Investment fraud is a form of professional misconduct that unsuspecting people need to be aware of these days.
Investment fraud or investment scams generally have the same outcome – someone loses money they can’t afford to lose. They have been bilked into investing their hard earned dollars in a scheme that sounds “great” but the information is often fake and gravely misleading. Too often in situations like this the person who lost their savings doesn’t have much in the way of recourse to recover their losses.
The unfortunate thing here is that the financial planning industry seems to have more than its fair share of brokers and advisors who would think nothing of scamming their customers just to get rich quick. This isn’t to say that the brokerage industry isn’t regulated, because it is, by federal and state laws. Professional misconduct and fraud is definitely illegal and you may be interested in knowing some of the things to watch for when dealing with financial advisors that walk on the wild side.
There are some advisors that get their money from commissions on the purchase or sale of securities. It’s not hard for some of them to over-buy and sell to get more commissions. This shady activity isn’t easy to spot if the advisor is being overly flagrant about it. On the other hand, this activity, called churning, is obvious if an account happens to be small.
Another thing to watch out for is breach of fiduciary responsibility. Because of the nature of the advisors’ job, advising clients on investments, etc., they have a greater level of responsibility to live up to or a legal fiduciary duty. This means they must act with their client’s best interests in mind and not have any conflict of interest. In the past, there have been cases of financial advisors doing things like investing a retired client’s money into highly volatile stocks. This is a recipe for disaster and considered a breach of duty.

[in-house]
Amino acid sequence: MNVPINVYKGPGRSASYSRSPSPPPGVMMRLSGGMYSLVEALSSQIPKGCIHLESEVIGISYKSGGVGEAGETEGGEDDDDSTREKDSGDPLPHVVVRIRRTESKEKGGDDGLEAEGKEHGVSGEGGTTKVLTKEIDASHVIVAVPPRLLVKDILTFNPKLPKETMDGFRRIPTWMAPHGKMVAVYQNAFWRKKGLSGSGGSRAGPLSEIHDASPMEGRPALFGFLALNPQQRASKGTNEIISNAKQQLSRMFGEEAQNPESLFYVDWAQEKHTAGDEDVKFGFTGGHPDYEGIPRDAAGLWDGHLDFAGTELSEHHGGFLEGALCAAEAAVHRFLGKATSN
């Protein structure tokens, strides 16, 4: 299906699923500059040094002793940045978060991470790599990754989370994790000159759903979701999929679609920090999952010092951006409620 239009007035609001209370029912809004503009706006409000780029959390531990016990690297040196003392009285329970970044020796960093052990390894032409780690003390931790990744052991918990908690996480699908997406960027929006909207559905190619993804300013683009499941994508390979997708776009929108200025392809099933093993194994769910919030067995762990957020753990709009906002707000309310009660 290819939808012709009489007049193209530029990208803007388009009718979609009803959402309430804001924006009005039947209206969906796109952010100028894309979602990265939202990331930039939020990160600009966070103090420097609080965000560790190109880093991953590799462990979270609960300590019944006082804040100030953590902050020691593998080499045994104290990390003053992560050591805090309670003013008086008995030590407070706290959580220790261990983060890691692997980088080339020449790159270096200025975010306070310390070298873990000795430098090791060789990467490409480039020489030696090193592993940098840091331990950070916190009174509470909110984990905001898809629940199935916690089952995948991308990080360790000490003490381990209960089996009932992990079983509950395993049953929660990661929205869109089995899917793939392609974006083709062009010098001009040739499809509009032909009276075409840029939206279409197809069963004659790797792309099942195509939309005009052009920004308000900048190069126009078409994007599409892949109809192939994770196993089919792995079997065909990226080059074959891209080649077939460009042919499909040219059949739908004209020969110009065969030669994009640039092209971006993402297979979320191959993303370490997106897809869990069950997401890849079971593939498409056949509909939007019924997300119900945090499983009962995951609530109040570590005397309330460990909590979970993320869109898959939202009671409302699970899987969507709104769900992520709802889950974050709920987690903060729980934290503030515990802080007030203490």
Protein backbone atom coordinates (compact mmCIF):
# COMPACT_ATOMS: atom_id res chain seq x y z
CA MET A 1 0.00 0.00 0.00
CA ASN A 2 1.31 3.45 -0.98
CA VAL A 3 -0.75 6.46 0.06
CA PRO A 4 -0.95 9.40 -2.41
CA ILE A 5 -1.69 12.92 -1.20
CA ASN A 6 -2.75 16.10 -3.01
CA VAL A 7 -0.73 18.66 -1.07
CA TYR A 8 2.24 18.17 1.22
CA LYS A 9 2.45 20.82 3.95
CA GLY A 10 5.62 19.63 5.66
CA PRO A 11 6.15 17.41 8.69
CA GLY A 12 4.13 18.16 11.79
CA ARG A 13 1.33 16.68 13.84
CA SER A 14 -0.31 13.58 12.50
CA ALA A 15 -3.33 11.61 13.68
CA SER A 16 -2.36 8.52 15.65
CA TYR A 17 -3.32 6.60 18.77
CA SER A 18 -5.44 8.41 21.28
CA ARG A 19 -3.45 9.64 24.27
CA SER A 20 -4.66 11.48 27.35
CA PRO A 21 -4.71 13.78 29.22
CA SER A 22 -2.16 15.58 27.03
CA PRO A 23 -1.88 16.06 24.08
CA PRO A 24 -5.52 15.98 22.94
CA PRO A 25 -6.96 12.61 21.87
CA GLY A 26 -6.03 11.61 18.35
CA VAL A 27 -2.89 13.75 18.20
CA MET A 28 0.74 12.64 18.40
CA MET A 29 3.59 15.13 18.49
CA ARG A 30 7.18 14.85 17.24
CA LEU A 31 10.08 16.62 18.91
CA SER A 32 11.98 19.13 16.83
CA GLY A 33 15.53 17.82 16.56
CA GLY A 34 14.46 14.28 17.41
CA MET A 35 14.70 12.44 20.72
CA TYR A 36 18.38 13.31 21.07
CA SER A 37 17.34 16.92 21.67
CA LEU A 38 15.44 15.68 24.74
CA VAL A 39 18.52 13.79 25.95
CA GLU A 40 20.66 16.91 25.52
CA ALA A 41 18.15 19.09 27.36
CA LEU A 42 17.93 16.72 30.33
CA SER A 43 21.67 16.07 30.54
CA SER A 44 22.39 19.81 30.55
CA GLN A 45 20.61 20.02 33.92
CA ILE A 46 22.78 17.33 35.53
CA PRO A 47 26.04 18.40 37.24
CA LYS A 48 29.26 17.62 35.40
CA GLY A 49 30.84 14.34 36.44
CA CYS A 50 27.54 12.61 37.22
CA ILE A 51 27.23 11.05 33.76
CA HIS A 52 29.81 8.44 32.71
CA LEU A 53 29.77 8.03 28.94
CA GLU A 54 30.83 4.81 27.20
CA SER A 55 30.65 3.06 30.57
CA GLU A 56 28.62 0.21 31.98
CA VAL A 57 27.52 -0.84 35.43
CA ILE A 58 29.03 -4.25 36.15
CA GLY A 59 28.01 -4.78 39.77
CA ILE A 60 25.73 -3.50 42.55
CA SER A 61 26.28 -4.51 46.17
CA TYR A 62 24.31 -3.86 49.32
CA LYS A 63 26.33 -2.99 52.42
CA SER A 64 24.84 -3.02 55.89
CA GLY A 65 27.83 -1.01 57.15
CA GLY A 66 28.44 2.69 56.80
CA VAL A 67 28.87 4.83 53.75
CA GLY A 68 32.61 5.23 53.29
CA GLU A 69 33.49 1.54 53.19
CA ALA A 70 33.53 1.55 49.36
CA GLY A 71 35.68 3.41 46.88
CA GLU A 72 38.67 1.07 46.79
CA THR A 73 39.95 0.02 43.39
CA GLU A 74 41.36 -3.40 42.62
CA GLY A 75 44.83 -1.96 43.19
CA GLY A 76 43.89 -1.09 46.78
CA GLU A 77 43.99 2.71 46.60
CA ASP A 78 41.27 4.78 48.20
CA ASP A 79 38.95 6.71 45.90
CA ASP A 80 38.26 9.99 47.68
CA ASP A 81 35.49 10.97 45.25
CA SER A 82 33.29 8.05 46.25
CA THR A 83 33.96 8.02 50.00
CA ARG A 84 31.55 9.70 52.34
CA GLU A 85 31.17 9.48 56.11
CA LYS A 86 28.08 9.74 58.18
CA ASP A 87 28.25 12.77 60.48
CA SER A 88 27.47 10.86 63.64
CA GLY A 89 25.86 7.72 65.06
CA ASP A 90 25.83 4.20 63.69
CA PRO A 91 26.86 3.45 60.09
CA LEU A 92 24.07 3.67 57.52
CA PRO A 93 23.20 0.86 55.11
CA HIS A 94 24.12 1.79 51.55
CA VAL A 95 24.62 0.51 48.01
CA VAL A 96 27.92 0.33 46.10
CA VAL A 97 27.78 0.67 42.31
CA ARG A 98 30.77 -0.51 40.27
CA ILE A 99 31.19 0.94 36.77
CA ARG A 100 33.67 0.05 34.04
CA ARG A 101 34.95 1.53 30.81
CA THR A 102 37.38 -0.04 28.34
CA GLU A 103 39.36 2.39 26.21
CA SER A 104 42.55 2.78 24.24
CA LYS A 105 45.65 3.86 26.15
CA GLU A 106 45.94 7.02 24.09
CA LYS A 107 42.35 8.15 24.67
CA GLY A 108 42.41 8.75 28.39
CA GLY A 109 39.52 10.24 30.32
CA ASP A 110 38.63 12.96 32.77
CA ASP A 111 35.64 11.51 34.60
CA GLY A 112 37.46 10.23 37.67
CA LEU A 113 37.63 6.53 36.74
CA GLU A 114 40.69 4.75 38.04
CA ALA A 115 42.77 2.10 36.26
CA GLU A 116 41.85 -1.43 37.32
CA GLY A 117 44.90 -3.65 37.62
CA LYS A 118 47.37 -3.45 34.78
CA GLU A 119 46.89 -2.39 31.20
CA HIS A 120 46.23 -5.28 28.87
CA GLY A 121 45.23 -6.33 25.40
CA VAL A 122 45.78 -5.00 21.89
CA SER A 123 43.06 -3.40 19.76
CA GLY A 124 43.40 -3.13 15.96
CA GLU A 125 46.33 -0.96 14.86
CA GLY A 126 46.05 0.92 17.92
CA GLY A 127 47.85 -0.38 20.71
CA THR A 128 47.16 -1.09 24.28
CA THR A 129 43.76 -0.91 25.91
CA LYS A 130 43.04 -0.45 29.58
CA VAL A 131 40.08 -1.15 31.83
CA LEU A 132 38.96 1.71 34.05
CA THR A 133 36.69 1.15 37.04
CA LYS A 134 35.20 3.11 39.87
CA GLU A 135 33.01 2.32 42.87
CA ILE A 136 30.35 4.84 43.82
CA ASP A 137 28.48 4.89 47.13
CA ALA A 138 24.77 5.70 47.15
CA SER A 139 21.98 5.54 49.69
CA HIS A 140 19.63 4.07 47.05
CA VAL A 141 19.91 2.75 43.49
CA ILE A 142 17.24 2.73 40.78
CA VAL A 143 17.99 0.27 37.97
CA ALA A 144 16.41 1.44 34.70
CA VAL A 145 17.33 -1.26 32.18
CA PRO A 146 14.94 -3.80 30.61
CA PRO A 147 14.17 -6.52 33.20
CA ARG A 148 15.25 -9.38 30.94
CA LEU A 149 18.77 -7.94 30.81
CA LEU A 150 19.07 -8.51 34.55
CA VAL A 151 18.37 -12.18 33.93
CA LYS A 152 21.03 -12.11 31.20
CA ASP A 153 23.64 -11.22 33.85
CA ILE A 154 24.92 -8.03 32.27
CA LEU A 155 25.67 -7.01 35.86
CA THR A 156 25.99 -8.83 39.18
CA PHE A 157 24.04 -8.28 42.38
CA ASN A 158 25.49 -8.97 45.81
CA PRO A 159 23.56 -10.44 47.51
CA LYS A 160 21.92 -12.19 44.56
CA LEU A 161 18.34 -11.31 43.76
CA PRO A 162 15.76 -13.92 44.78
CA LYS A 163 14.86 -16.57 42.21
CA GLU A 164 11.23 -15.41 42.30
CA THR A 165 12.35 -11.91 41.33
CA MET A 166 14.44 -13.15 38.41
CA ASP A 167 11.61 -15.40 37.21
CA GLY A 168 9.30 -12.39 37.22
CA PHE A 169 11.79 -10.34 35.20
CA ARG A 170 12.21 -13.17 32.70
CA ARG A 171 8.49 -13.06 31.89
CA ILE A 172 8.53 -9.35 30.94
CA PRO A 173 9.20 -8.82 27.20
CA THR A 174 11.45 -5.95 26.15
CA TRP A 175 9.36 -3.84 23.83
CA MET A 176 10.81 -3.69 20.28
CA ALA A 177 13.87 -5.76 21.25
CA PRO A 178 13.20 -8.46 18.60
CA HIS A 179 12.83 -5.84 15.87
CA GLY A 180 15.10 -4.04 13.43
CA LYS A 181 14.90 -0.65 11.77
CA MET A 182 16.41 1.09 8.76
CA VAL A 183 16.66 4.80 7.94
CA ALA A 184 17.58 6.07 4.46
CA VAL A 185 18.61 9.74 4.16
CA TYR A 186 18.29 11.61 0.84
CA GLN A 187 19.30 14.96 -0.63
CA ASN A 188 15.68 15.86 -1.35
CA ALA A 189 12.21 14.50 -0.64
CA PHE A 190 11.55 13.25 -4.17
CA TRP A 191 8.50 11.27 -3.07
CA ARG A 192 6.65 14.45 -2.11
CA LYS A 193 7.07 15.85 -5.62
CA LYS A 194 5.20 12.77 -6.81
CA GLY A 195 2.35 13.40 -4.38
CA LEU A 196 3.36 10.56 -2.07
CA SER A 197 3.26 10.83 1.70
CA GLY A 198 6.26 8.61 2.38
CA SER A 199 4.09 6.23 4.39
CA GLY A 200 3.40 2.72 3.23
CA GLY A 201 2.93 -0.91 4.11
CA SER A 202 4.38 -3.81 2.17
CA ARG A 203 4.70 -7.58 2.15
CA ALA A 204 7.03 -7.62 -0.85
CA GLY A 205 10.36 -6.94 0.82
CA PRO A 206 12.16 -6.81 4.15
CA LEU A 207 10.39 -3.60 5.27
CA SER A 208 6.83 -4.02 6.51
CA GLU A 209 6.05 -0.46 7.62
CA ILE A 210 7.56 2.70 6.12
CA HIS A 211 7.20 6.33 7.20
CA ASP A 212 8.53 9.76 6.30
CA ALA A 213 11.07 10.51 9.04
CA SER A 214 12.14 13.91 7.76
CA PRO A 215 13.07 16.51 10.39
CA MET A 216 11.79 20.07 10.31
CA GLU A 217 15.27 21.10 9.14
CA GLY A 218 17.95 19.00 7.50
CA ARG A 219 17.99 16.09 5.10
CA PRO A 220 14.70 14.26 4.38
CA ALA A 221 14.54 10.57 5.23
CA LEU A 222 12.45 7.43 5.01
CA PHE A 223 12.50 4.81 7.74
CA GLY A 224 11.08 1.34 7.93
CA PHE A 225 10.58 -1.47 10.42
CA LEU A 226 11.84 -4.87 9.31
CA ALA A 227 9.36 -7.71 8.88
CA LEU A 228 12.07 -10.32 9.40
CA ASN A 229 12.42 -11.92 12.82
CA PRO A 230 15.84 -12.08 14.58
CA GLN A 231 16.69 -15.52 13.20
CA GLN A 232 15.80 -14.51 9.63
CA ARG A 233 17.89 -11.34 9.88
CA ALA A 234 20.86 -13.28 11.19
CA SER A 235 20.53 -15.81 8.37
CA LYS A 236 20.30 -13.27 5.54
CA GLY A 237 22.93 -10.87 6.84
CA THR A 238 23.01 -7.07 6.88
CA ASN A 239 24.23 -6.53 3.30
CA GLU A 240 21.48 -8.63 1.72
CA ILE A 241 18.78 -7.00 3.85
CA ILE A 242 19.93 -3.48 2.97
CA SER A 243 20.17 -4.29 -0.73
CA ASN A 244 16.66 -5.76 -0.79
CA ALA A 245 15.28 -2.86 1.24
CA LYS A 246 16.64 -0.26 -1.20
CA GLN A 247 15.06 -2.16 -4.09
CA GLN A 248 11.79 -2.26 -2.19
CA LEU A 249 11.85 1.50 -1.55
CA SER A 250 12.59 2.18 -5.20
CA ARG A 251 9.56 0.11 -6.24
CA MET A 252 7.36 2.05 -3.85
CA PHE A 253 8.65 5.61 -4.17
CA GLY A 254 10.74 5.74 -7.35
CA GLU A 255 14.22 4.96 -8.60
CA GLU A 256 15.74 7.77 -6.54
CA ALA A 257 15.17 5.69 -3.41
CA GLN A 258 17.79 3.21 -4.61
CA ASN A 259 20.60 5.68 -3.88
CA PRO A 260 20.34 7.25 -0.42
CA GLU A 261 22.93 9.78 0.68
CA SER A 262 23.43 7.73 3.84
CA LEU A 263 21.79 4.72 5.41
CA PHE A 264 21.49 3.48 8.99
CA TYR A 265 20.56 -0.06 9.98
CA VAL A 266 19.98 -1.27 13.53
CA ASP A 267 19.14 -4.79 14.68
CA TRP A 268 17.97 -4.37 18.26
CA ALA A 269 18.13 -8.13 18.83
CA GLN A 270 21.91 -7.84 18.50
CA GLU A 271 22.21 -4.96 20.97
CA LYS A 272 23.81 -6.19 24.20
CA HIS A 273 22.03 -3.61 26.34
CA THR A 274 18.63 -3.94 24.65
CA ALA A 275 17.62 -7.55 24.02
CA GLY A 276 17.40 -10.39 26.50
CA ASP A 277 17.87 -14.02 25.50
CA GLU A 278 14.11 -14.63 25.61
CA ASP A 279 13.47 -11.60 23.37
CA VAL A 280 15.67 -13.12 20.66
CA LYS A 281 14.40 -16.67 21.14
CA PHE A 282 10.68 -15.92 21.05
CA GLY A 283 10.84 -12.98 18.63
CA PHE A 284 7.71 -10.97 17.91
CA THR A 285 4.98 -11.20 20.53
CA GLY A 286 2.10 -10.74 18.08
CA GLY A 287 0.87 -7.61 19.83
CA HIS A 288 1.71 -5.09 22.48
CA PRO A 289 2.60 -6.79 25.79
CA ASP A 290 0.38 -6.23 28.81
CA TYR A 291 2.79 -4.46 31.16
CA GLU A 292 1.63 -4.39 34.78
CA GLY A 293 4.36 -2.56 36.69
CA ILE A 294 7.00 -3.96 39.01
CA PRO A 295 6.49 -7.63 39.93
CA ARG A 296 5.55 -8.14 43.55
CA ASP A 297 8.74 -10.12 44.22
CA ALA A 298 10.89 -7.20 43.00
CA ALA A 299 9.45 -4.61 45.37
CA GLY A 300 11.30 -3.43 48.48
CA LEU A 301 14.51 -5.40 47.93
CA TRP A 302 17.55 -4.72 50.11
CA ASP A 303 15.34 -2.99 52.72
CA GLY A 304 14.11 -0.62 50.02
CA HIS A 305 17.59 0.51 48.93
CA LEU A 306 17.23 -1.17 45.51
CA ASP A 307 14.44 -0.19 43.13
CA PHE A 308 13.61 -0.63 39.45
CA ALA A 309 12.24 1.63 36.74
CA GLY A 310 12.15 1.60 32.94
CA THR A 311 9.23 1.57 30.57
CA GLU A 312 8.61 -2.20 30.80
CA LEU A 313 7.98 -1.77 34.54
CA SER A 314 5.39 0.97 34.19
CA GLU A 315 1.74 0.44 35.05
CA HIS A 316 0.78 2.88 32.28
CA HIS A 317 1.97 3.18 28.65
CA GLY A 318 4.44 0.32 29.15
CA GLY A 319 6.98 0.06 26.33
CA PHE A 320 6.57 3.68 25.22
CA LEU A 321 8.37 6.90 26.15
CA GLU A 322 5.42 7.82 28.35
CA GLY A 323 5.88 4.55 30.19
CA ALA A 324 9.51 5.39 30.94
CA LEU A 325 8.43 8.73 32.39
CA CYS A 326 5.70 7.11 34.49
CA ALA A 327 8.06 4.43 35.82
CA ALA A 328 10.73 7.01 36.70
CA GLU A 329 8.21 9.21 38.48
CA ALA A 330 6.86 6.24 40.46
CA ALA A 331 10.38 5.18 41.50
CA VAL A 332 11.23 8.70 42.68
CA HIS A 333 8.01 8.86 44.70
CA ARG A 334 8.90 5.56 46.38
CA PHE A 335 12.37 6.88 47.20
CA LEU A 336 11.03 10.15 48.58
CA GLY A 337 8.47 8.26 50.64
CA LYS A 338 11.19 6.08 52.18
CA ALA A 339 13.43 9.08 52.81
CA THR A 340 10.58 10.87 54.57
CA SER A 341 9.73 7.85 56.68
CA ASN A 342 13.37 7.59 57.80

Although many people who work in the securities industry don’t often talk about this, it does happen – financial advisors misrepresenting the facts about an opportunity. They may slightly fudge a company’s earnings or potential to get you to buy stock. The other situation that may arise is if you (or another client) have a hefty investment in a particular security, the advisor chooses to “not” tell you about a potential problem the company may have.
If you happen to catch a financial advisor doing some of the things mentioned above, you may have legal recourse. Keep in mind that in cases like this proving professional misconduct is sometimes difficult to do. Along with that observation comes the added caution that figuring out what kind of conduct is illegal and what isn’t may be a challenge. Why is this? This may turn out to be the case because the SEC lets brokers that sell investment vehicles avoid registering as licensed investment advisors. No doubt you can immediately understand how that would confuse things legally.
If you suspect you have been a victim of professional misconduct, it’s best to talk to an experienced lawyer who works in this area. They will be able to give you some kind of idea as to whether or not you will be able to recover any losses.
Tim Anderson works with Atlanta Personal Injury attorney, Stephen M. Ozcomert. The firm specializes in personal injury, malpractice, motorcycle accidents, and wrongful death. To learn more about Atlanta personal injury lawyer, Stephen M. Ozcomert, visit Ozcomert.com.